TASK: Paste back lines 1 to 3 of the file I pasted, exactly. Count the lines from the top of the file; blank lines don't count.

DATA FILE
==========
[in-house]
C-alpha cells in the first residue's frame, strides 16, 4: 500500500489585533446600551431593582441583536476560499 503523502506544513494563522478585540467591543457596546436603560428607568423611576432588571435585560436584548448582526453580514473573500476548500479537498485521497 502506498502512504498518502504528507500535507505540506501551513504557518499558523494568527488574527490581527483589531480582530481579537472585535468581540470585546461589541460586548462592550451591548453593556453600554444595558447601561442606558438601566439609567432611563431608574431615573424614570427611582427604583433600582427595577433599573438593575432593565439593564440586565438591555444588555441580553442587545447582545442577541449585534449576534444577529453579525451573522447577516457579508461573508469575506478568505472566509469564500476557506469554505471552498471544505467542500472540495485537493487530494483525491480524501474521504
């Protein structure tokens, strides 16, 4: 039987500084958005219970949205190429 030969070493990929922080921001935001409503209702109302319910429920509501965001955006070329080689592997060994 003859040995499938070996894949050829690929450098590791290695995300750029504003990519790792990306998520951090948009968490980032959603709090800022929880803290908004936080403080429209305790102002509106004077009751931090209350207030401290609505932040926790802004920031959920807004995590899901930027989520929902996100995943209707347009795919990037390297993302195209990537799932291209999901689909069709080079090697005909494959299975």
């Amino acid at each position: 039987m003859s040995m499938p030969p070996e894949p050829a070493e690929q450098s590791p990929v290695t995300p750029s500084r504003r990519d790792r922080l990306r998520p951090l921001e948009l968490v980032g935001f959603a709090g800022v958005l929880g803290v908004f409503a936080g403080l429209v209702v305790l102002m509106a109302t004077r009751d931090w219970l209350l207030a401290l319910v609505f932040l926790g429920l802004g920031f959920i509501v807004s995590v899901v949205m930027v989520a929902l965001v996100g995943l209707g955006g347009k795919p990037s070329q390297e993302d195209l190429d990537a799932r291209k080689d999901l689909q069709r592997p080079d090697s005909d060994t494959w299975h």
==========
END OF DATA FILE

[in-house]
C-alpha cells in the first residue's frame, strides 16, 4: 500500500489585533446600551431593582441583536476560499 503523502506544513494563522478585540467591543457596546436603560428607568423611576432588571435585560436584548448582526453580514473573500476548500479537498485521497 502506498502512504498518502504528507500535507505540506501551513504557518499558523494568527488574527490581527483589531480582530481579537472585535468581540470585546461589541460586548462592550451591548453593556453600554444595558447601561442606558438601566439609567432611563431608574431615573424614570427611582427604583433600582427595577433599573438593575432593565439593564440586565438591555444588555441580553442587545447582545442577541449585534449576534444577529453579525451573522447577516457579508461573508469575506478568505472566509469564500476557506469554505471552498471544505467542500472540495485537493487530494483525491480524501474521504
């Protein structure tokens, strides 16, 4: 039987500084958005219970949205190429 030969070493990929922080921001935001409503209702109302319910429920509501965001955006070329080689592997060994 003859040995499938070996894949050829690929450098590791290695995300750029504003990519790792990306998520951090948009968490980032959603709090800022929880803290908004936080403080429209305790102002509106004077009751931090209350207030401290609505932040926790802004920031959920807004995590899901930027989520929902996100995943209707347009795919990037390297993302195209990537799932291209999901689909069709080079090697005909494959299975």